While a mature Christian may look past the name to discover what the church believes, a non‑Christian may never give us the opportunity. If we want to reach mature Christians and good Baptists, then maintaining tradition, heritage, and current values will attract like-minded believers. If we want to attract non-Christians, immature believers, unchurched or unaffiliated, then removing any unnecessary barriers that keep people away is very important and appropriate. Rather than attract mature believers, we want to be more effective in reaching the lost.
A name should help us reach achieve our purpose and reach our target. Instead of helping us, we believe our name is hindering us.
A second reason for changing the name is in recognizing that God is doing a new work at First Central. In the Old Testament, God changed the name of Abram to Abraham and Sarai to Sarah when he called them to follow him in faith. God changed Jacob’s name to Israel and gave him new promises for the future. Simon become Peter when he encountered Jesus. After being transformed by his encounter with Christ, Saul became Paul.
While First Central has a strong heritage, we now have a new vision for ministry. We believe a new name will better position us for even more effective ministry.
A third reason for changing our name comes from recognizing what a name communicates. Most church names are composed of three parts. The first part is often a geographical location (Chicopee, Beaverton, Snohomish), region (Crossroads, Mid-Town, College), value (Hope, Victory, Fellowship, Grace), biblical place (Calvary, Bethlehem), or famous Christian (Judson). The second part is typically a value (Community), distinctive (Bible), or denomination (Baptist, Presbyterian, Evangelical Free). The third element generally describes the type of church (Fellowship, Church, Assembly, Congregation). Tying these elements together, the name of the church communicates who they are, what they believe, and what makes them distinct from another church down the street.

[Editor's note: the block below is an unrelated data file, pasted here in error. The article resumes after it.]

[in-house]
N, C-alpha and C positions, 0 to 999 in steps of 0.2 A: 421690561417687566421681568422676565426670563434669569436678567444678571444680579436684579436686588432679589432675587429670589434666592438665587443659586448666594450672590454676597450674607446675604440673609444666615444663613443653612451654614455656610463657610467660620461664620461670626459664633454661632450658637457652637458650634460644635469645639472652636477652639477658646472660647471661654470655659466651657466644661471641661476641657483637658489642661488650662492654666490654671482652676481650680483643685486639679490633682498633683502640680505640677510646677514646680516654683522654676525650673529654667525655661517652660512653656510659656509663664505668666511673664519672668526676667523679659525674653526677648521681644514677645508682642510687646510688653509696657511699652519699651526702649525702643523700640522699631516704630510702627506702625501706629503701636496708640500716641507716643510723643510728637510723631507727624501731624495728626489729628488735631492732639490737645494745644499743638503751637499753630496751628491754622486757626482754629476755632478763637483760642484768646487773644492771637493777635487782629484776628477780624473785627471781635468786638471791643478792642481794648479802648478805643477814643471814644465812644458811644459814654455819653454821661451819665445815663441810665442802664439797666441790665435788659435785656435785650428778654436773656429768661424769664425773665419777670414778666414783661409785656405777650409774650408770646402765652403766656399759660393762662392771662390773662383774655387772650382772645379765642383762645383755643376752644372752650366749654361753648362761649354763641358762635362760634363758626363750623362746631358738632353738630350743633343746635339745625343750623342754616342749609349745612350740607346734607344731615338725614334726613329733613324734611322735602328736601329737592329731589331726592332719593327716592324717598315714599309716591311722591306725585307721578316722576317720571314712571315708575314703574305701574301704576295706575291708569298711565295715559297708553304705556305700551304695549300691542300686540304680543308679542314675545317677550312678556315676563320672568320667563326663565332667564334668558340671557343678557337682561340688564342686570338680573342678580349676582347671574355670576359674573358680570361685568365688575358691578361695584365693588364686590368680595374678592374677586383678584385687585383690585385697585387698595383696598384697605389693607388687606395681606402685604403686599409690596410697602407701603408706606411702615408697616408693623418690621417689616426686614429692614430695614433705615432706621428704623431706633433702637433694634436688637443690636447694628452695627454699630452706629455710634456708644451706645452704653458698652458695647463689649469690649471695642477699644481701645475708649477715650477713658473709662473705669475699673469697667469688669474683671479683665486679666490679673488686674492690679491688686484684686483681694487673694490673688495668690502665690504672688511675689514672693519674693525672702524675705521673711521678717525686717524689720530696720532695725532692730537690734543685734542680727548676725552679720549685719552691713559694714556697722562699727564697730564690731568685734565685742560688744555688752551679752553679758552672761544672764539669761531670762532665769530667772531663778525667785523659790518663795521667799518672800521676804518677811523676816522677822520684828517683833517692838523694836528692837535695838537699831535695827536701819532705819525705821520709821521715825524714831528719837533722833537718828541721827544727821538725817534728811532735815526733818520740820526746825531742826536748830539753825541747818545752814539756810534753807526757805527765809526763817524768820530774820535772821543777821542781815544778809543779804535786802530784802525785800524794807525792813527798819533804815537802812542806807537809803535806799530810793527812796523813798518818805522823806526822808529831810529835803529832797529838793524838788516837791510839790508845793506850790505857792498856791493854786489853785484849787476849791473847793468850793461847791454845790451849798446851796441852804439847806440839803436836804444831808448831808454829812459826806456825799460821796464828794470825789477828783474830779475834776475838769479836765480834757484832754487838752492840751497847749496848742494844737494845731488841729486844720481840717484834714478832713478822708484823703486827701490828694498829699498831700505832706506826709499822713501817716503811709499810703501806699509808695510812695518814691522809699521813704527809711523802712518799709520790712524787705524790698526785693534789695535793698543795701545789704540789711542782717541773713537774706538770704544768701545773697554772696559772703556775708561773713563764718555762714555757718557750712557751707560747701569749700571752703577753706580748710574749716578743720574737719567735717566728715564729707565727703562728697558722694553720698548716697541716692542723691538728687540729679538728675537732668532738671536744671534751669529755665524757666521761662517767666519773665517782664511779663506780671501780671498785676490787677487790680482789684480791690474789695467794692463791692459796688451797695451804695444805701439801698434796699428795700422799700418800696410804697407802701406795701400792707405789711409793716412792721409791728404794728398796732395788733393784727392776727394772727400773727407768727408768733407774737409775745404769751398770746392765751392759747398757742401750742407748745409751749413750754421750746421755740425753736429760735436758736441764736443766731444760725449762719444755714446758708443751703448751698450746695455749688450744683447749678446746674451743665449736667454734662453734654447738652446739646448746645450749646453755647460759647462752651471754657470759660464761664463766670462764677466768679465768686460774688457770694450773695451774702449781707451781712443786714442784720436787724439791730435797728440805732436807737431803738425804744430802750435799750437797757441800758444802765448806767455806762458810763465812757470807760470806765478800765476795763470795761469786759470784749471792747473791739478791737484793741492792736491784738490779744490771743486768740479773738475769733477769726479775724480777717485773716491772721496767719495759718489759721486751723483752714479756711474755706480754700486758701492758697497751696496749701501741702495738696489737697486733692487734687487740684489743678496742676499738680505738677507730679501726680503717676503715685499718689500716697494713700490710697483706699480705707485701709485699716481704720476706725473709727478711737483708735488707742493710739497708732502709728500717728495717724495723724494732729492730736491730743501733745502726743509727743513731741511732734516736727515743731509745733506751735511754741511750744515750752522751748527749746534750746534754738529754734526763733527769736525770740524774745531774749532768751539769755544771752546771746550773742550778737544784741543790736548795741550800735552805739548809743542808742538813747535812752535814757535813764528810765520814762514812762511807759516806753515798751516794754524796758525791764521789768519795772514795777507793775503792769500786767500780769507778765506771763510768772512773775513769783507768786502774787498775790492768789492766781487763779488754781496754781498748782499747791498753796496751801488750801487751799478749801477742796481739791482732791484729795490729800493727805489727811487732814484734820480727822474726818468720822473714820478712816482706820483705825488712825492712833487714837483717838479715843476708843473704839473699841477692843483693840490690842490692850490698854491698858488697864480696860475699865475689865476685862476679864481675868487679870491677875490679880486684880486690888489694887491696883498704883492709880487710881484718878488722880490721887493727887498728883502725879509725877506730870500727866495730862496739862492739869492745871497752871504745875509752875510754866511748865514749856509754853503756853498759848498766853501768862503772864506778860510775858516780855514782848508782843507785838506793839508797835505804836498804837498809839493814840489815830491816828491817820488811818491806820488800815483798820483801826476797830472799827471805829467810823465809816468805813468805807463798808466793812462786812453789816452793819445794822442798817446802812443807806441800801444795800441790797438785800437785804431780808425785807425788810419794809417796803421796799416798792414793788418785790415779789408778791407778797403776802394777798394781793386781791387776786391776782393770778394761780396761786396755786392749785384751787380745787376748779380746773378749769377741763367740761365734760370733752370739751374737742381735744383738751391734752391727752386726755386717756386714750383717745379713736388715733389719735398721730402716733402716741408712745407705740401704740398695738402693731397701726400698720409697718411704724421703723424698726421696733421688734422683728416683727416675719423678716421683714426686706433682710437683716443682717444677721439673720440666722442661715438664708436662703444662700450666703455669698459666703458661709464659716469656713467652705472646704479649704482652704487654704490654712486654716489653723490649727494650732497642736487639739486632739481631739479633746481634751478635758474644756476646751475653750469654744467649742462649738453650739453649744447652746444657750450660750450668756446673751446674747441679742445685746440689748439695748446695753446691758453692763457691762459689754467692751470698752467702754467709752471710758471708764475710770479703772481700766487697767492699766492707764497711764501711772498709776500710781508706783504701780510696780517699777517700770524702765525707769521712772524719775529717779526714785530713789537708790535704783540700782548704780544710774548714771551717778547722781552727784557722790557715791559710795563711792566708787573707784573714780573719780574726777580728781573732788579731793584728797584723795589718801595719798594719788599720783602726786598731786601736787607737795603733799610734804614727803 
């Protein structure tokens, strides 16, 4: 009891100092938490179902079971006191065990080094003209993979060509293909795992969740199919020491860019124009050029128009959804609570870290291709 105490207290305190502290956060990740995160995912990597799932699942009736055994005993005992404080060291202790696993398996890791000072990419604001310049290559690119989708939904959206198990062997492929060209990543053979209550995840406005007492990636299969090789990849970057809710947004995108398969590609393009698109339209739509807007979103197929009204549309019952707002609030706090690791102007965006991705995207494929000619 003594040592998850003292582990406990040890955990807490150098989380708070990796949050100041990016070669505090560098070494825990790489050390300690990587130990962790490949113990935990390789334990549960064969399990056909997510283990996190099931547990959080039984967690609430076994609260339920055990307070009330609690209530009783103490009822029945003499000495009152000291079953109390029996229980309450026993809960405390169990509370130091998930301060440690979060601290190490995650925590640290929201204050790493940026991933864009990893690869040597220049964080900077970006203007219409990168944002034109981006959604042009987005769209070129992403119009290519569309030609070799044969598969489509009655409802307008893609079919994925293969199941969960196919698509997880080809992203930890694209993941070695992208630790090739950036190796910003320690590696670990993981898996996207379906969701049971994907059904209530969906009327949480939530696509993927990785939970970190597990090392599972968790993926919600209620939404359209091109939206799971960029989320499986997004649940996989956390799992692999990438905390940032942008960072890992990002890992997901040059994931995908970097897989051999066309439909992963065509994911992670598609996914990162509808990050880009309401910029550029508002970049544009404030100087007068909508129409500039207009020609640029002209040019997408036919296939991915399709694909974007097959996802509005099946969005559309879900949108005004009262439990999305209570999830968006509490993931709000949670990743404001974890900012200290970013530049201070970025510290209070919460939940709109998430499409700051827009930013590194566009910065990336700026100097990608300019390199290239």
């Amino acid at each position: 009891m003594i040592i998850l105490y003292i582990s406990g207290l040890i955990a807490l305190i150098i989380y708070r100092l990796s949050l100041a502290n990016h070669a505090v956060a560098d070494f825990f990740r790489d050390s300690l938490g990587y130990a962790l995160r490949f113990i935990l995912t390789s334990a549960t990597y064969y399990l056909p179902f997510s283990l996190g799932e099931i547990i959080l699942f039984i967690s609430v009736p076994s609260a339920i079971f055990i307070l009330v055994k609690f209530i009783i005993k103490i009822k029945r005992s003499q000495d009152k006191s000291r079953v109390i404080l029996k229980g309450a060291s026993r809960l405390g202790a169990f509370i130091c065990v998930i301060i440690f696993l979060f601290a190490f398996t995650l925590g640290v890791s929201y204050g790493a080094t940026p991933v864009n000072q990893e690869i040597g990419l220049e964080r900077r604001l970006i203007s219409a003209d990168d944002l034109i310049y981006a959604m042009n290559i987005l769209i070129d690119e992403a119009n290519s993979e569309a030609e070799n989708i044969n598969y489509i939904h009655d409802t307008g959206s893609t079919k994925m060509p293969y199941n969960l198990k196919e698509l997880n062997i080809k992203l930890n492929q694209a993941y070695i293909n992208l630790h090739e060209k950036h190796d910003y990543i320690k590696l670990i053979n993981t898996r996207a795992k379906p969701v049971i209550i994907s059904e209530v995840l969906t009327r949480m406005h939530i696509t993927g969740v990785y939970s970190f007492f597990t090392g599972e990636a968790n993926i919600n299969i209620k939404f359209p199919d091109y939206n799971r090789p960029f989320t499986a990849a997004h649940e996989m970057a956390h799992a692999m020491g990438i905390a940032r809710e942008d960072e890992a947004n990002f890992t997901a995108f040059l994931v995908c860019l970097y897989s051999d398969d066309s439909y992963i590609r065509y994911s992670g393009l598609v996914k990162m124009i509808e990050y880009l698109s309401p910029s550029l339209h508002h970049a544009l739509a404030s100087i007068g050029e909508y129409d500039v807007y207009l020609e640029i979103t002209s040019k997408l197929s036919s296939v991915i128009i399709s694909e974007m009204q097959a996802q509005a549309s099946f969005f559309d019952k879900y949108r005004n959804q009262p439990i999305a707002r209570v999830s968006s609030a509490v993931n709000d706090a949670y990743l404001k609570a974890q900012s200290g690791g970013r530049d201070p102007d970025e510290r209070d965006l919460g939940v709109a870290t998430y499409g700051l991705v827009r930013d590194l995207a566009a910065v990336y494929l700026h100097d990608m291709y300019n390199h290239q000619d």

The name, First Central Baptist Church, came from the merger of two churches, First Baptist Church and Central Baptist Church. It communicated who we were at that time. As we move forward, we believe we need a name that communicates who we are today.